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DHL Express to build $192M maintenance hangar at CVG superhub

Company operates 60 freighter aircraft at Cincinnati/Northern Kentucky International Airport

A Boeing 767-200 cargo jet rests on the tarmac at DHL Express’ global superhub at Cincinnati/Northern Kentucky International Airport. A new maintenance facility will provide shelter for mechanics while they work on aircraft in DHL’s fleet. (Photo: CVG Airport Authority)

DHL Express announced Monday it will invest $192 million to build an aircraft maintenance facility to support its growing fleet at Cincinnati/Northern Kentucky International Airport (CVG), where the package logistics provider operates its primary U.S. air hub.

The Kentucky Economic Development Finance Authority on Thursday approved $1 million worth of incentives for the 305,000-square-foot facility, which will include space for aircraft parts storage, three maintenance parking gates and eight new aircraft gates.

The maintenance center will be adjacent to DHL’s existing cargo operations, on 50 additional acres that DHL will lease from the airport, and house two Boeing 777 widebody freighters side by side. DHL said it expects to complete the project by the end of 2025.

CVG is the main point for connecting DHL’s express network to the rest of the world, with 130 daily flights conducted by a fleet of 60 aircraft. Partner airlines and joint venture Polar Air also rely on the facility. The superhub currently operates on 194 acres with 67 aircraft parking gates and 6.4 million square feet of ramp area.  It annually processes about 50 million international shipments bound for the U.S., Canada, Mexico and Latin America.  

The company has previously invested more than $250 million in hub upgrades since 2015, including aircraft handling equipment, autosort systems and remodeled interior sections. DHL also has superhubs in Germany and Hong Kong.

DHL Express does some of its own repairs on the tarmac at CVG and sends larger jobs to FEAM Aero, which broke ground in November on a second maintenance hangar. The expansion project will bring line maintenance activities out of the weather and accommodate tasks for DHL’s fleet of Boeing 737, 767 and 777 aircraft. DHL is expected to use a mix of in-house and FEAM technicians to maintain its fleet.

CVG is the 17th-largest airport in the world based on cargo tonnage, according to Airports Council International.

“We are committed to serving our customers and their growing demands, which require an investment to expand our footprint at CVG,” said Mike Parra, CEO for DHL Express Americas, in the announcement. DHL continues to expand and modernize its fleet despite the temporary downturn in the air express market.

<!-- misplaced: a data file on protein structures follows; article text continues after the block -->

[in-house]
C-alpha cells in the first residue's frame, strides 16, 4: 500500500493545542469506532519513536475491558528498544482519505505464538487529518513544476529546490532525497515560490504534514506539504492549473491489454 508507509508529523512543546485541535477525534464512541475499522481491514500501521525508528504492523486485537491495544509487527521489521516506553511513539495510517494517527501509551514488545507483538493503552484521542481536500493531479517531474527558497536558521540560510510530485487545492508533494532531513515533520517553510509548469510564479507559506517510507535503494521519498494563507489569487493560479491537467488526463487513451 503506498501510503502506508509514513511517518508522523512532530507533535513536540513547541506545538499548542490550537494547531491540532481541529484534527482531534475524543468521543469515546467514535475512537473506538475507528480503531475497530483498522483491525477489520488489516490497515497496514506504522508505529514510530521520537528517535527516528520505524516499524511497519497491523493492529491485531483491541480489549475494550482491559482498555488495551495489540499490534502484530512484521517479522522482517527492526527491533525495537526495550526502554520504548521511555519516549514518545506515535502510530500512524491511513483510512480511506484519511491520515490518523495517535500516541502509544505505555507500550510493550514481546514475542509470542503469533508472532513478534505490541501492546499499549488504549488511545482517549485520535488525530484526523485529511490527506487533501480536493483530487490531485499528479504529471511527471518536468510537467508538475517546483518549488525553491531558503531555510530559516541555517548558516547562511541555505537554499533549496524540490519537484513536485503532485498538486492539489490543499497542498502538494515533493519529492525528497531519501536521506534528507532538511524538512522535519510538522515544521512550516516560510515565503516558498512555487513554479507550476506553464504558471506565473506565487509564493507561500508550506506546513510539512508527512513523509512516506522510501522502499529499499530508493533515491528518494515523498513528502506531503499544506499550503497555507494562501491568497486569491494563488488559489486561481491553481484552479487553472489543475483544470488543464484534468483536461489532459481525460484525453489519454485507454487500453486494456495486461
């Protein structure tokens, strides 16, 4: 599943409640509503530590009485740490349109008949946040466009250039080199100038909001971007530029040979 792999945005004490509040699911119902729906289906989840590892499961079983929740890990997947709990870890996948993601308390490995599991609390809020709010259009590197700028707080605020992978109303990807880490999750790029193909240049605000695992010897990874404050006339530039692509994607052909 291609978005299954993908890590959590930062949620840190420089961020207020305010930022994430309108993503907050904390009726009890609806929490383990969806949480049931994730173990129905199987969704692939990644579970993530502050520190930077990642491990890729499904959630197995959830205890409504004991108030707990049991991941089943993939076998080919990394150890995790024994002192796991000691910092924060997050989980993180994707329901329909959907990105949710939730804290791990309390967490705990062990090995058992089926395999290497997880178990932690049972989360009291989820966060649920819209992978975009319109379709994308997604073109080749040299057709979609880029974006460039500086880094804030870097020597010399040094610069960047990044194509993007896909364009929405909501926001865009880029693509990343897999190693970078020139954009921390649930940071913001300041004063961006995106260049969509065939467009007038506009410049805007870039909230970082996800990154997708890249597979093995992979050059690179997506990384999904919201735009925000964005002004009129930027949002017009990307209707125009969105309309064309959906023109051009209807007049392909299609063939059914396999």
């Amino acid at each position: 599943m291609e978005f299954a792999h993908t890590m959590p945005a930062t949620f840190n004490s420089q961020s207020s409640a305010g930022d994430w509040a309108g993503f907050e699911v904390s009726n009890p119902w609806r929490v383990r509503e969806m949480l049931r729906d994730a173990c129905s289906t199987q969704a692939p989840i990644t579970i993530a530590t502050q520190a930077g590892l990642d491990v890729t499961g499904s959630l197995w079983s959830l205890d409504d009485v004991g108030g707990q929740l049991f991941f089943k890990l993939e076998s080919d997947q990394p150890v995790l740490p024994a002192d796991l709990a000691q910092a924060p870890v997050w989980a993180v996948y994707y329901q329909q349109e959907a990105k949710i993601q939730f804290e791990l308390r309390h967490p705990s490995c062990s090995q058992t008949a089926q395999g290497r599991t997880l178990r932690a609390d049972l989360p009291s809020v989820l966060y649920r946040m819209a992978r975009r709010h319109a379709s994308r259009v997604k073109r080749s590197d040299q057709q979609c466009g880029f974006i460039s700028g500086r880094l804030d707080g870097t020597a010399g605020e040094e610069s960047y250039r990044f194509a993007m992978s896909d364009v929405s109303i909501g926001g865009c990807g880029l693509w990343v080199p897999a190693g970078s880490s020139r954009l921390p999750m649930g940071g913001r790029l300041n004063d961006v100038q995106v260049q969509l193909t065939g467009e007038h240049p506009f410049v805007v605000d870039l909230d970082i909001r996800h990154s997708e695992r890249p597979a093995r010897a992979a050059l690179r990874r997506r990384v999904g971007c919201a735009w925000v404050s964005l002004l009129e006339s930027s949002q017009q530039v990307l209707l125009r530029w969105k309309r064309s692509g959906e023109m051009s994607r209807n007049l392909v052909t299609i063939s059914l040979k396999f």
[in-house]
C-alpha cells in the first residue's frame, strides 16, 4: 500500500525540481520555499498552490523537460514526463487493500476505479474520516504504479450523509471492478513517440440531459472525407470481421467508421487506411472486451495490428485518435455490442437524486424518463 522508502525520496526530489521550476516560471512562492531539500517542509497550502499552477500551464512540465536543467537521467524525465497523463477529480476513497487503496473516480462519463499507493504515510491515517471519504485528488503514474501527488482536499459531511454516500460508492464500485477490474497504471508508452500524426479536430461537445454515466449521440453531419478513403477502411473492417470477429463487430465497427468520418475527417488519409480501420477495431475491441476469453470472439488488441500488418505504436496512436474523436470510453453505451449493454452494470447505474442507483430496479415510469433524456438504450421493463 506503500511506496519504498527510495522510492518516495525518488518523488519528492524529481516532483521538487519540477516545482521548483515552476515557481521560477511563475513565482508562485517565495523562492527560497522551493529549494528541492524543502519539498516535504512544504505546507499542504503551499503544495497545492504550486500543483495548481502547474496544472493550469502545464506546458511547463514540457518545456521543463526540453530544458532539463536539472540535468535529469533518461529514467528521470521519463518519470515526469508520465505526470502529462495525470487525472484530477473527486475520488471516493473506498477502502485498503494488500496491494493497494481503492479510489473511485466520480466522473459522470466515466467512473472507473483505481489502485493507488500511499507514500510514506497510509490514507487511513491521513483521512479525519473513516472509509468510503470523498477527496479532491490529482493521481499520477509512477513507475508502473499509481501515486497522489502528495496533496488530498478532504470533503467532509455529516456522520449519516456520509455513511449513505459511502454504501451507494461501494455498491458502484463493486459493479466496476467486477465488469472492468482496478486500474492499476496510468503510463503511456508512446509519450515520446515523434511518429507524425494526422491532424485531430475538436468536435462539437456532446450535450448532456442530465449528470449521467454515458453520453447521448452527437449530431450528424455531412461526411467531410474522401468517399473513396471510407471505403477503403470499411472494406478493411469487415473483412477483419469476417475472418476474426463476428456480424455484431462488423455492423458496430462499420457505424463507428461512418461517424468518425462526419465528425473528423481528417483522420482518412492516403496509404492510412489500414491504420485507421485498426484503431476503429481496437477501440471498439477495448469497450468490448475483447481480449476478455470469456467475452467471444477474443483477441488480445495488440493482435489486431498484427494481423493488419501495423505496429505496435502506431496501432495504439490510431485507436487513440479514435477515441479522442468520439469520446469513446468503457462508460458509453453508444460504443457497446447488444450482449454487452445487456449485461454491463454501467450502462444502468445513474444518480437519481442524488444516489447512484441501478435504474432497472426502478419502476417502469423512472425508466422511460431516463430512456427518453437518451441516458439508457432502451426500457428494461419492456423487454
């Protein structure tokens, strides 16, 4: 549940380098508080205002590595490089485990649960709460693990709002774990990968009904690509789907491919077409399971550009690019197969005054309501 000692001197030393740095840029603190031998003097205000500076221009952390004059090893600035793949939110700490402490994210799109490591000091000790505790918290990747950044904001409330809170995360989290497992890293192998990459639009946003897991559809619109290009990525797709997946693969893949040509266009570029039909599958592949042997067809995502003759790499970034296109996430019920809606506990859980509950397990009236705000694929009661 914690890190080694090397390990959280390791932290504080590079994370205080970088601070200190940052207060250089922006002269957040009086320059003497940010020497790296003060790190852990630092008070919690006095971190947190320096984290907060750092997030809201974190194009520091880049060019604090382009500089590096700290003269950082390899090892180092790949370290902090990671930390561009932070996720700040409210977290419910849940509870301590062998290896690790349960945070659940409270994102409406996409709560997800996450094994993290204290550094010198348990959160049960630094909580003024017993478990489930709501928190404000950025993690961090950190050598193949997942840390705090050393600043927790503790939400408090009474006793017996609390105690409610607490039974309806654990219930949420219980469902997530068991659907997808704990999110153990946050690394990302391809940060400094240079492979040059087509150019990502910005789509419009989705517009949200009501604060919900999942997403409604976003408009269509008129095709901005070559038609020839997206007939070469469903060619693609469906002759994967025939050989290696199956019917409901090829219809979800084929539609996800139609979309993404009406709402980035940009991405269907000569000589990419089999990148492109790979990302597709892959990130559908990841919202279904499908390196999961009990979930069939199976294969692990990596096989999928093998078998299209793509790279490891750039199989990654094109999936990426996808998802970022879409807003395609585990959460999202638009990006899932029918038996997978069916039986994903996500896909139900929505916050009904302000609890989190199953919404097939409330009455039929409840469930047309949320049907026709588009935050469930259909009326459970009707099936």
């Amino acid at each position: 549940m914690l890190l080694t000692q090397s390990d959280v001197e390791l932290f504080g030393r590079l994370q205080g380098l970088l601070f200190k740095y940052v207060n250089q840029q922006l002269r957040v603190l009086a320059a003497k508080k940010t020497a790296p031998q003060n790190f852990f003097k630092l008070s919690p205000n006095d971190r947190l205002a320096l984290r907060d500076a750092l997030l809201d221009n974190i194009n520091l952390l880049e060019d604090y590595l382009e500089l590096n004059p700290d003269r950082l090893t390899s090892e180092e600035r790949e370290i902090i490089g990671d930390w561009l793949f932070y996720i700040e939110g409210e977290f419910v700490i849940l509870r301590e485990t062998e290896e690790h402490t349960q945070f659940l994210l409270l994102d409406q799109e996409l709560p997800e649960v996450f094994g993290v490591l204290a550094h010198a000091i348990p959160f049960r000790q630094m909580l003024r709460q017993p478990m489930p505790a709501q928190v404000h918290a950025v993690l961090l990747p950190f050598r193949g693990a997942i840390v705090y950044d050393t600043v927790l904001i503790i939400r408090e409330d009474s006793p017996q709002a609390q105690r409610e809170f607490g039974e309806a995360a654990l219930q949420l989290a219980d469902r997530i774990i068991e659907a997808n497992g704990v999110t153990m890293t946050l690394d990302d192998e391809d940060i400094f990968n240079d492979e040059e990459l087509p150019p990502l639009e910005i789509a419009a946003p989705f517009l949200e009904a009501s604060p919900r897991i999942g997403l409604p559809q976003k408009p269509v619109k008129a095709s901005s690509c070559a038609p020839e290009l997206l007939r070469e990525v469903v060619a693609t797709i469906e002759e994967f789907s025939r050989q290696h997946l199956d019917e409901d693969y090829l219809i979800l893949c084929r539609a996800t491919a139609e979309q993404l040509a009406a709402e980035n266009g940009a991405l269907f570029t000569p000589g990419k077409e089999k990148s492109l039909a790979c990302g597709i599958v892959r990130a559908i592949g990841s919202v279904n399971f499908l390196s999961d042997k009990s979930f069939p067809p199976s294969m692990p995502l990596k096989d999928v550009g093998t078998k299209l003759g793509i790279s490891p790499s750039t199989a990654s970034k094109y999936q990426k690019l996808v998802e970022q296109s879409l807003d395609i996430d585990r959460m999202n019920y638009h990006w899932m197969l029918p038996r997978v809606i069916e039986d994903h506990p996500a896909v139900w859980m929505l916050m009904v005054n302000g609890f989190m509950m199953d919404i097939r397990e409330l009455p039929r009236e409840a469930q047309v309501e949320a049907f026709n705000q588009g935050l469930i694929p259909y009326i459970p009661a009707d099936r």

Between 2018 and 2022, DHL purchased 28 new B777-200 freighters from Boeing, of which 19 are currently in service. The remaining aircraft will be delivered between now and 2025. In April, the company announced the order of nine 777-200LR freighters from Jetran. Mammoth Freighters, a startup airframe overhaul company, will convert the used passenger jets to cargo configuration and deliver them between 2024 and 2027.

FreightWaves reported last week that Ontario International Airport in California recently approved a proposal for DHL to build a West Coast air sortation hub. Since mid-2021, DHL has invested in major upgrades for air facilities in Miami; Paris; Milan, Italy; Seoul, South Korea; Hong Kong; and Hamilton, Ontario. DHL last fall opened a regional hub at Atlanta’s Hartsfield-Jackson International Airport.

CVG is also where Amazon Air has its national hub that routes packages around the country on partner carriers such as Atlas Air, Air Transport International, ABX Air and Sun Country.

British Airways last month launched nonstop passenger service between London and Cincinnati. The Boeing 777 widebody aircraft are also carrying cargo, and DHL has said it plans to use the flights to supplement its own capacity.

757s to Panama

Meanwhile, DHL announced on LinkedIn that one of its in-house airlines, European Air Transport Leipzig GmbH, has transferred two Boeing 757 cargo jets to Panama-based partner airline DHL Aero Expreso for six months. The freighters will bolster DHL’s network in Central America and the Caribbean

 Click here for more FreightWaves/American Shipper articles by Eric Kulisch.

Contact Reporter: [email protected] 


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Eric Kulisch

Eric is the Supply Chain and Air Cargo Editor at FreightWaves. An award-winning business journalist with extensive experience covering the logistics sector, Eric spent nearly two years as the Washington, D.C., correspondent for Automotive News, where he focused on regulatory and policy issues surrounding autonomous vehicles, mobility, fuel economy and safety. He has won two regional Gold Medals and a Silver Medal from the American Society of Business Publication Editors for government and trade coverage, and news analysis. He was voted best for feature writing and commentary in the Trade/Newsletter category by the D.C. Chapter of the Society of Professional Journalists. In December 2022, he was voted runner up for Air Cargo Journalist by the Seahorse Freight Association. As associate editor at American Shipper Magazine for more than a decade, he wrote about trade, freight transportation and supply chains. Eric is based in Portland, Oregon. He can be reached for comments and tips at [email protected]